Los Altos Dentists Dr. Jeffrey Diamond and Dr. John McBirney believe that our patients’ health comes first. This is why we offer digital X-rays, an innovation in dental technology that allows dentists to significantly reduce the amount of radiation patients are exposed to with standard X-ray, and to view X-rays in real time. To take digital X-rays, we will place a very small sensor into the mouth. As soon as the picture is taken, an image pops up on a nearby computer screen. This amazing technology allows you to view any potential problems yourself, and allows you to discuss them with Dr. Diamond and Dr. McBirney. The high-resolution data provided by digital X-rays allows you to make better-informed decisions with regards to your dental health.
Dental radiographs are vital to proper and timely diagnosis of tooth decay, fractures, and pathology of the root and supporting bone. Often, even the most thorough clinical exam will not reveal serious underlying issues because they cannot be seen from the surface.
Dentist professionals often assert that radiation doses from dental X-rays, especially the modern digital ones we use, are extremely minimal, but concrete numbers are rarely discussed. Below is a chart comparing actual radiation dosages from current dental and medical imaging to other common sources of radiation.
Chart adapted from The Clinician’s Report, 2016
A recent article in the New York Times (Summer 2016) reported that the American Dental Association has updated its recommendations for frequency of routine check-up radiographs in low risk patients. Now, for these patients, check-up X-rays are recommended every 18-24 months, as opposed to every 12. However, for patients with risk factors such as multiple crowns and fillings, a history of recurrent decay, low salivary flow, or periodontal bone loss, we still recommend check-up radiographs every 12 months.
We respect individual values and the choices a person makes for oneself and their family. Of course you have the right decline radiographs, and but please understand that the doctor cannot give you a “clean bill” of dental health without current X-rays. In the interest of professional responsibility, we my ask you to sign a document stating that you understand the risk of declining X-rays, and acknowledging that we have made the recommendation.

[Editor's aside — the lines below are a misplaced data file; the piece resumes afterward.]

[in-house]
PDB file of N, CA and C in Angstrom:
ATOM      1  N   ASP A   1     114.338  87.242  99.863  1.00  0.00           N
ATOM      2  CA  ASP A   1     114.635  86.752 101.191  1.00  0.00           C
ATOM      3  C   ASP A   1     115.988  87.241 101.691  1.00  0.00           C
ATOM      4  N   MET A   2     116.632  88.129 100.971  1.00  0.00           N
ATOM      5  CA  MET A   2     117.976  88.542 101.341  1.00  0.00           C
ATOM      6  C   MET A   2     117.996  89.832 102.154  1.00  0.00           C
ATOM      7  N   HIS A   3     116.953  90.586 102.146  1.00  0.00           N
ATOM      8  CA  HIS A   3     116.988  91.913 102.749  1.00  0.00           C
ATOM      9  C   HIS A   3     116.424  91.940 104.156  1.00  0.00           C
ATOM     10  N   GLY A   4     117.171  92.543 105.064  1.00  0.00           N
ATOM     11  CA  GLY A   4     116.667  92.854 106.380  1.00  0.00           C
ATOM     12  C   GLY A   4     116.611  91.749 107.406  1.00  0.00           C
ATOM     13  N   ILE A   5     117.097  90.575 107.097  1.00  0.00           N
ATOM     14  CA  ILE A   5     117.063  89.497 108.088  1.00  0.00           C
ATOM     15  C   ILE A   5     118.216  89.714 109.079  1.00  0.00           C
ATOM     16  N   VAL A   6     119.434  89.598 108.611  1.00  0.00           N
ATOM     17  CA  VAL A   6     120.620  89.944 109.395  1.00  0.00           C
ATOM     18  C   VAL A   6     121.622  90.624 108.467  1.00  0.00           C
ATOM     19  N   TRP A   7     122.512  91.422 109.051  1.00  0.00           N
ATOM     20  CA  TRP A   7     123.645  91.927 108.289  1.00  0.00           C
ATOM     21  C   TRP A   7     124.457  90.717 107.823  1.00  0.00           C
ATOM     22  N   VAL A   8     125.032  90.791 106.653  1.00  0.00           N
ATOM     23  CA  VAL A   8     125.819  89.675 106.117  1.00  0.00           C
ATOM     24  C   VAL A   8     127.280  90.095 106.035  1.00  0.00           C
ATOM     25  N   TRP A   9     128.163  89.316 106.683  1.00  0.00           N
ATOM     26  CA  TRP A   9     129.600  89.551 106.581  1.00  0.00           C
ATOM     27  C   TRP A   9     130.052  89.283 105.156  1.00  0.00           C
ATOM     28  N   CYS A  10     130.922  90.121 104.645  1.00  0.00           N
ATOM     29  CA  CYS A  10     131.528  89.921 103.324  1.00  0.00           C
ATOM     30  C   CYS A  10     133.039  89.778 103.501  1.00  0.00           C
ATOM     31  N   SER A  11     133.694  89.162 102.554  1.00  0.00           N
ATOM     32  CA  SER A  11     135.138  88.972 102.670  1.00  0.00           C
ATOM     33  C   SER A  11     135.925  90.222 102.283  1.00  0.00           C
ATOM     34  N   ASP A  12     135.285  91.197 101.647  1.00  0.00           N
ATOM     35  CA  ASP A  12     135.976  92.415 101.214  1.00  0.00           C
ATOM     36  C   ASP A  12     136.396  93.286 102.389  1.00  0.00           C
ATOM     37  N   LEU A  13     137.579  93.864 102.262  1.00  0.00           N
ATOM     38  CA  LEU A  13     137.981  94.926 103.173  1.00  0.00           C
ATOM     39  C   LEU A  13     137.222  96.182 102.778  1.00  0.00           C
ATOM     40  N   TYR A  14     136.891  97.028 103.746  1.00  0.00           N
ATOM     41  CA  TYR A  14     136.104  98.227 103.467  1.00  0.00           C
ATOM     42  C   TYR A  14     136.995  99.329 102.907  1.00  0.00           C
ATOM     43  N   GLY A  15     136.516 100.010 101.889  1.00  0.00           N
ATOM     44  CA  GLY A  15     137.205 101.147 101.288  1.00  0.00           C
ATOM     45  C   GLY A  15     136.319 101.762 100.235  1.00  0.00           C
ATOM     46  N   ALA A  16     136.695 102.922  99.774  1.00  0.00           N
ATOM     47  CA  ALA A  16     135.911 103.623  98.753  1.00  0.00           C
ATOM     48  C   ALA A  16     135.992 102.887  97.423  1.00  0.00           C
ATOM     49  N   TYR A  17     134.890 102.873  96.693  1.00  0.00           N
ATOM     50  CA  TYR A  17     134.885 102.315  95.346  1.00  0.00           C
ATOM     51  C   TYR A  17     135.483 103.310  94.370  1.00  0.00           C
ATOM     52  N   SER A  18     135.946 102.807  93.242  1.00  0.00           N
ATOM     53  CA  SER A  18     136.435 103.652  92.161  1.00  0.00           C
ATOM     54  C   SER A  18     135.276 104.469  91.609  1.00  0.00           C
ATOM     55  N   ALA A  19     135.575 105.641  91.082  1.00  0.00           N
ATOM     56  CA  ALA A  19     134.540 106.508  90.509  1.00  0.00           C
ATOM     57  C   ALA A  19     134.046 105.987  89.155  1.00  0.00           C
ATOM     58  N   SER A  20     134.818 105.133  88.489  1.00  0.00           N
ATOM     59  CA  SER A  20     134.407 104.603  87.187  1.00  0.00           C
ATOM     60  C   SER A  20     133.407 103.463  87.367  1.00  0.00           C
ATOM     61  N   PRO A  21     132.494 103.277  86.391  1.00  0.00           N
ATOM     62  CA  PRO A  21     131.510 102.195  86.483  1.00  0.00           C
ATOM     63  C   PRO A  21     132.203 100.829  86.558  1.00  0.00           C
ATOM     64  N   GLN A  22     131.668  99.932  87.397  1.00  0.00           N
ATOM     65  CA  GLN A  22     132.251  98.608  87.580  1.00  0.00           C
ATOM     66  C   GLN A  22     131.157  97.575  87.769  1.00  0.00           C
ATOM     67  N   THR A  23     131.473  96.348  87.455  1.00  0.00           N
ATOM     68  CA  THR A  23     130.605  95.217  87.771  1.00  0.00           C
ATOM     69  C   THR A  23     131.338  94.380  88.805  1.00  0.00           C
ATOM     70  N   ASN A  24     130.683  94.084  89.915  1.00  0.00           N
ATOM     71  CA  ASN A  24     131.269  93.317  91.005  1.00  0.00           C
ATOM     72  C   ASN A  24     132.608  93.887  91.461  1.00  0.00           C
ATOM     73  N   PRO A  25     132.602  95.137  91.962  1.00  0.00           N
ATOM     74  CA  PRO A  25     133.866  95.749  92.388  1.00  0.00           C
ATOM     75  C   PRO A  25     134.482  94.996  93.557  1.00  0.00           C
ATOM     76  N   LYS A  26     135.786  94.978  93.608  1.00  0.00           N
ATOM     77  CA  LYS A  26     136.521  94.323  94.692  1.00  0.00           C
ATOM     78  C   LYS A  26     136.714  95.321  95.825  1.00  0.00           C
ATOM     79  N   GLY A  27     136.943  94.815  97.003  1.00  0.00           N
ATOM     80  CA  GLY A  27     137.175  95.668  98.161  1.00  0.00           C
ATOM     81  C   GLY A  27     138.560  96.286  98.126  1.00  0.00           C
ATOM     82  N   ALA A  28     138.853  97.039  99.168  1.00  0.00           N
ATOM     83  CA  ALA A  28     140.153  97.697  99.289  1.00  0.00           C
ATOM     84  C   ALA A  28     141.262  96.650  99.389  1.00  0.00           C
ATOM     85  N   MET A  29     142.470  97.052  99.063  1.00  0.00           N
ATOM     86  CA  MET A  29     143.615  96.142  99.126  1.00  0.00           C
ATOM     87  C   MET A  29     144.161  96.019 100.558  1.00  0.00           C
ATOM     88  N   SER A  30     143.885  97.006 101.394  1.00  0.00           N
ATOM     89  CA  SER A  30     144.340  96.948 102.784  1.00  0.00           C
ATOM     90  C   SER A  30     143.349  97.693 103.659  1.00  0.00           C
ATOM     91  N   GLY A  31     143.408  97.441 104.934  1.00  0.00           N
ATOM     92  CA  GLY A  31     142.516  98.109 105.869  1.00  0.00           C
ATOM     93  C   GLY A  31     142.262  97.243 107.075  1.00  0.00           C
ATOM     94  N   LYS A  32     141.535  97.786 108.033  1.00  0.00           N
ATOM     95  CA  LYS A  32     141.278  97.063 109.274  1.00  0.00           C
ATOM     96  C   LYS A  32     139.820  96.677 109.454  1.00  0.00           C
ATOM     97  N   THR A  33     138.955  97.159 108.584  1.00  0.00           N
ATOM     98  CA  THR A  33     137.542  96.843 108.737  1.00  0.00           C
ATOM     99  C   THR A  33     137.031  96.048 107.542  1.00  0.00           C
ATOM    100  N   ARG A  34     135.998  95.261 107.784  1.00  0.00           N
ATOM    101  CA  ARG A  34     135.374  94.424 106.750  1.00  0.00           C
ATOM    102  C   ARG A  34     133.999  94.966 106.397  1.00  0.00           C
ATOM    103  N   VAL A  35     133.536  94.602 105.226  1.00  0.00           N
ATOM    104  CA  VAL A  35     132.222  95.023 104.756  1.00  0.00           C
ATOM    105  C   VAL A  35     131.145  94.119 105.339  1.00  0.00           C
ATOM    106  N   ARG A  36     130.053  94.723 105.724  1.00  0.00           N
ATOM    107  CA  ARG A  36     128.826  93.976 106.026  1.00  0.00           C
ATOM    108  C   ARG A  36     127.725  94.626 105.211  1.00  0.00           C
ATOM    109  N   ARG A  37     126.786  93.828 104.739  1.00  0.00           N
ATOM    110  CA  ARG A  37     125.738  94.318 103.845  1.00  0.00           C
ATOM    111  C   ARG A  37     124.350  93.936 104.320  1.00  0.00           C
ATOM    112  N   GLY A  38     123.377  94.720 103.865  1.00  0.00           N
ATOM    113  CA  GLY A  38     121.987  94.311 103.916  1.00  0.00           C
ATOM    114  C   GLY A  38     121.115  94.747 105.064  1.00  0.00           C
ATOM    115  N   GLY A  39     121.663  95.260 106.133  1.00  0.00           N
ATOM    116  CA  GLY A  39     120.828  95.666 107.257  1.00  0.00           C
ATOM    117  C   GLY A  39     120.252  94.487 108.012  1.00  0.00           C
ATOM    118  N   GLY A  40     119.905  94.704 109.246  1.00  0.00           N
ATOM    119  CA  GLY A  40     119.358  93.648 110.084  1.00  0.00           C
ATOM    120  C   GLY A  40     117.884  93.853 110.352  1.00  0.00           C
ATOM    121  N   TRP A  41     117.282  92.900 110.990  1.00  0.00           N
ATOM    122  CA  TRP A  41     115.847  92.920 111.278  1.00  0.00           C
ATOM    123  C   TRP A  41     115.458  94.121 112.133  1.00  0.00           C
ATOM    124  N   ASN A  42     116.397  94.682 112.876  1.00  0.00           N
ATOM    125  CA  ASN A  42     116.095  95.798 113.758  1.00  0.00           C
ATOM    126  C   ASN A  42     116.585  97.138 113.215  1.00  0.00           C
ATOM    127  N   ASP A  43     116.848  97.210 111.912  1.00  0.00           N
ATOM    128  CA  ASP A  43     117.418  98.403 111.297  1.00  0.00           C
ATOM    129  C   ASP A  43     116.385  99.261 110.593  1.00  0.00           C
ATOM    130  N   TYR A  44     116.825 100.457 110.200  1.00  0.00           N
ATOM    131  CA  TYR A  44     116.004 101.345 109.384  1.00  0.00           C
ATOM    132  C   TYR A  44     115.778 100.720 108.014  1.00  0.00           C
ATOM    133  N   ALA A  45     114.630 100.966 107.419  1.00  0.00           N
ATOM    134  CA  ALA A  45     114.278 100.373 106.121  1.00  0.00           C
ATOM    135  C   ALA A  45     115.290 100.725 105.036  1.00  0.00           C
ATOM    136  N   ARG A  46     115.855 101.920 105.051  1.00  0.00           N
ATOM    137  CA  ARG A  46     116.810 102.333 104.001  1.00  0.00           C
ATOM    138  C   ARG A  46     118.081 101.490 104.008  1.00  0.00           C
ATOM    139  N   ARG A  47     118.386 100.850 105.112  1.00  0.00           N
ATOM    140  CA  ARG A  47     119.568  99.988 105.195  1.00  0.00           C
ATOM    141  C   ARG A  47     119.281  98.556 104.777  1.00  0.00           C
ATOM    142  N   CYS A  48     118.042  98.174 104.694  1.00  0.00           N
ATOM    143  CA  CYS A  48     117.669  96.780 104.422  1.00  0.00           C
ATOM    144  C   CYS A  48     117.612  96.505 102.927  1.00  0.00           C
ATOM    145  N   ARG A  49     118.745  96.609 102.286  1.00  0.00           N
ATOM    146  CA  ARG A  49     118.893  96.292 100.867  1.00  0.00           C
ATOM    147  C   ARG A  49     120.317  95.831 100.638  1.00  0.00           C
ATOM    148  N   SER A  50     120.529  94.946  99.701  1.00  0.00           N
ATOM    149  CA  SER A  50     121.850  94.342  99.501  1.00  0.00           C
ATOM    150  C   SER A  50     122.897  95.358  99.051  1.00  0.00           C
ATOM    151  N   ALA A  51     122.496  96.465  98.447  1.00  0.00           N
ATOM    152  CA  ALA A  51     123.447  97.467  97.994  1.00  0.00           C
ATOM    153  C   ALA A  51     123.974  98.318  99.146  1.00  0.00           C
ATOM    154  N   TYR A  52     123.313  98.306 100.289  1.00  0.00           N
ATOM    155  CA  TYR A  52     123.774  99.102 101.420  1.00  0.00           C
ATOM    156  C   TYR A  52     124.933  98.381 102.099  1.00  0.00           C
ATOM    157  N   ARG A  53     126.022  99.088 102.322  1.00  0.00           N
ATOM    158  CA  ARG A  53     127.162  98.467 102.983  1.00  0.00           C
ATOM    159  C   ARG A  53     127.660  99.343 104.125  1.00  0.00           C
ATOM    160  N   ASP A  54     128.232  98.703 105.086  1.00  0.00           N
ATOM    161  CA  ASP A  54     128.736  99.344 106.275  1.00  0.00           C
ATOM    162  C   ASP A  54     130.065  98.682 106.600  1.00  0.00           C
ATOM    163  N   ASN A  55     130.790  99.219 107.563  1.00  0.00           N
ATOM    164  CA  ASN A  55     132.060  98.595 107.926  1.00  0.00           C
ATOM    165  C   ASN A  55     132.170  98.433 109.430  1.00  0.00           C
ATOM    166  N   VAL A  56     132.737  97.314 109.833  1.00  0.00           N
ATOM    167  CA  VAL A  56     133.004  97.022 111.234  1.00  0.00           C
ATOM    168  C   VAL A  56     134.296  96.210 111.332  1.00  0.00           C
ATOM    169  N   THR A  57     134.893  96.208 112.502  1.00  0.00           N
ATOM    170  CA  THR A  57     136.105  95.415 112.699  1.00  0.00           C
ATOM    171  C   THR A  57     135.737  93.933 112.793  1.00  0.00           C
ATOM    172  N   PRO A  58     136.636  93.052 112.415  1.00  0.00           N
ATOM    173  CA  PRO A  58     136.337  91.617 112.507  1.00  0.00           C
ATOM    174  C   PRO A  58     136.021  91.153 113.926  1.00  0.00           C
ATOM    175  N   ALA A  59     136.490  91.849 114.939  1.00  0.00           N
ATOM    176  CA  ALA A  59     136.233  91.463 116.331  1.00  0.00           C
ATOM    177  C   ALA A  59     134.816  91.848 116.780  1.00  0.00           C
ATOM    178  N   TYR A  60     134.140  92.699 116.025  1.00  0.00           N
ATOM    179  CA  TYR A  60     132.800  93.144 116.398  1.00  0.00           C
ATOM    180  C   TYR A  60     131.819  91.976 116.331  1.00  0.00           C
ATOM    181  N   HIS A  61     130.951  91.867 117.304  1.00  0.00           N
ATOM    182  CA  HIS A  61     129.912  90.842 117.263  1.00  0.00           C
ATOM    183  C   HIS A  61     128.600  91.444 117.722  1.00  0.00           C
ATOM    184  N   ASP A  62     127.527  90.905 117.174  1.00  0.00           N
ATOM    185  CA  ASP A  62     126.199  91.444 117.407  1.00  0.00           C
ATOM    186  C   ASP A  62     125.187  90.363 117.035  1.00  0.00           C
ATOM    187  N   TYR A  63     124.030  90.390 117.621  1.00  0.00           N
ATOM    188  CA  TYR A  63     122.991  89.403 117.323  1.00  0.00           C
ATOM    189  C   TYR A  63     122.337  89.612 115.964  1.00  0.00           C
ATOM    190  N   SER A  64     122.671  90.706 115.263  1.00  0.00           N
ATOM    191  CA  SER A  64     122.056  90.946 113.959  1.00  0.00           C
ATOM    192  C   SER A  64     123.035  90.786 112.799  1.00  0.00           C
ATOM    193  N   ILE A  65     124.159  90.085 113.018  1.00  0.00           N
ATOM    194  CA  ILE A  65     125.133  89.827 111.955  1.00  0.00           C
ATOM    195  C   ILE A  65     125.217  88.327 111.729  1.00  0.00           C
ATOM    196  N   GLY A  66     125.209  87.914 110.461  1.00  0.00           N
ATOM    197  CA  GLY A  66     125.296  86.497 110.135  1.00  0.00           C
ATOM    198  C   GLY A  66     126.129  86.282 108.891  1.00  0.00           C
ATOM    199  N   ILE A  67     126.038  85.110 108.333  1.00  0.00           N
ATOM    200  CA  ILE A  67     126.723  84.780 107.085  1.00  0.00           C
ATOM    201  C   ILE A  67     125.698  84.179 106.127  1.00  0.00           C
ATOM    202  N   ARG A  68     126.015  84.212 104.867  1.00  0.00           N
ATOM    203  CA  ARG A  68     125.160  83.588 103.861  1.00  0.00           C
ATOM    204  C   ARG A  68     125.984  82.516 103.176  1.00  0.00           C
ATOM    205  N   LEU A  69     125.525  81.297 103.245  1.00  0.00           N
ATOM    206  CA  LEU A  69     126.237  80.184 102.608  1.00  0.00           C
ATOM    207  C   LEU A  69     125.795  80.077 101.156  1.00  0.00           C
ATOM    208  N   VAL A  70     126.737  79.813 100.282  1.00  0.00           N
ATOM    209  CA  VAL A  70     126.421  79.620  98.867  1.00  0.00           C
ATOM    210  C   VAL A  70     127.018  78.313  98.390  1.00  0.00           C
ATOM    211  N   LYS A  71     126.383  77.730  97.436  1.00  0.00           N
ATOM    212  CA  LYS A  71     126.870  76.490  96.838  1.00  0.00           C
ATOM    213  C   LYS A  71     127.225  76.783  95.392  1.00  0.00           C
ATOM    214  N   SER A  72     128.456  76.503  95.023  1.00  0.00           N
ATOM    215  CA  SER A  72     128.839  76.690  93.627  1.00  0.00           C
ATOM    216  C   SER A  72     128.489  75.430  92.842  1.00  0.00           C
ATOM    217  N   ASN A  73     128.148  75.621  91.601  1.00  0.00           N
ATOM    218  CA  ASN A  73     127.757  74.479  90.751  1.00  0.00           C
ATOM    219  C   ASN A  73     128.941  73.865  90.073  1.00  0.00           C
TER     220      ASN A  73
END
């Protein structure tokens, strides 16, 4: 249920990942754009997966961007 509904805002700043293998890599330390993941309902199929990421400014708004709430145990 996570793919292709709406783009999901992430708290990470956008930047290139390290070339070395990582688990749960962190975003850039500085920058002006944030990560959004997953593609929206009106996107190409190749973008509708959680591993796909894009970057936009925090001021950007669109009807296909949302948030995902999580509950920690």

- Bite Wing: Shows back teeth from a straight-on angle, allows us to see and evaluate the contact points between the teeth, restoration margins (edges), and supporting bone health.
- Peri-apical (PA): Shows the root apex (tip) of a tooth, allows us to evaluate the health of the root, nerve, and surrounding bone. PA radiographs are also useful to evaluate the contact points between front teeth.
- Panoramic: Provides macro-scale image of the teeth, bone, jaw joints, and sinuses. Panoramic radiographs are used to efficiently show any major dental issues with teeth, roots, or bone, as well to evaluate the position of any impacted teeth, location of nerves, and health of the TMJ (jaw joint) and sinuses.
• A routine “check-up” set of radiographs includes four bite wing images and 3-4 peri-apical images of the front teeth, as well as peri-apical images of any back teeth that have symptoms or a history of root canal therapy. We recommend check up X-rays every 12-18 months.
• A set of PA radiographs of back teeth, and/or a panoramic radiograph, depending on need, should be taken every 3-5 years.
• When a tooth becomes newly symptomatic, a PA and bite wing are usually required to evaluate the tooth for decay, fractures, and nerve/bone pathology.
We care very much about minimizing radiation exposure to our patients and staff. We rely on clinical exams, and use other diagnostic technology when possible (DIAGNOdent and CariVu), but these are used as adjunct tools only, and often have a higher rate of false positives than traditional X-rays, so they cannot replace radiographs, but they can serve as useful tools explore problem areas that may warrant X-rays, or to confirm radiographic findings. For more on our diagnostic technology, click here.